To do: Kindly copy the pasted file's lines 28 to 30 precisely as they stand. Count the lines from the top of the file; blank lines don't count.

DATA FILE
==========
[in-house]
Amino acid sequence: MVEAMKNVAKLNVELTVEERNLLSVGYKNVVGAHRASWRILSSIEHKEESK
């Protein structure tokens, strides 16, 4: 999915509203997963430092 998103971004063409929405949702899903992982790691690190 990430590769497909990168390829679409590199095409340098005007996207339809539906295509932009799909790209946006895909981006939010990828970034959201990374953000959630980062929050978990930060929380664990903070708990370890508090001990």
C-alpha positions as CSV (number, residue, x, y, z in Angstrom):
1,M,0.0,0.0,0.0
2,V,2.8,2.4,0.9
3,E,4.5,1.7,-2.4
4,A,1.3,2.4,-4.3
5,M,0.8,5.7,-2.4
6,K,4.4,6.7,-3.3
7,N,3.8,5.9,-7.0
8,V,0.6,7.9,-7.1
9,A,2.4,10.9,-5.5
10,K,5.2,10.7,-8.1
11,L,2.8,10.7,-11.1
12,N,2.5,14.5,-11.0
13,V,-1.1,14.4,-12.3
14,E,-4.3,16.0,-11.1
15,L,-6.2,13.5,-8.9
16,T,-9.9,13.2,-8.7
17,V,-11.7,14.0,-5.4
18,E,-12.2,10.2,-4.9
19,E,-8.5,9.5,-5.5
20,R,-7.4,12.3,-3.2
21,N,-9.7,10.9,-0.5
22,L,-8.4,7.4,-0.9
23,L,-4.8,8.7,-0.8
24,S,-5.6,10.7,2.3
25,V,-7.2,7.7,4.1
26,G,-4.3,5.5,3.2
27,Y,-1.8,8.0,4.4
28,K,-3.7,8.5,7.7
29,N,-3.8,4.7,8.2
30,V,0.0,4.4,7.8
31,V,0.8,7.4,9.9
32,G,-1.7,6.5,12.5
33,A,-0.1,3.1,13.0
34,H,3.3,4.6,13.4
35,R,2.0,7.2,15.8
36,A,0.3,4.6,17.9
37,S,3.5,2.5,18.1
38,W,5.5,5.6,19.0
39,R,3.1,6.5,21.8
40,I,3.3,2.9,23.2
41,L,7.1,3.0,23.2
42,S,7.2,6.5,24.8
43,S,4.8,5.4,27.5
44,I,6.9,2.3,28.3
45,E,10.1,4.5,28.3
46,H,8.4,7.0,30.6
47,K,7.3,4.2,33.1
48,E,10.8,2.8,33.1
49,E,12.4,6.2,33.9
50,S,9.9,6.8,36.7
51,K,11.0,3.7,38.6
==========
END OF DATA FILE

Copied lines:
24,S,-5.6,10.7,2.3
25,V,-7.2,7.7,4.1
26,G,-4.3,5.5,3.2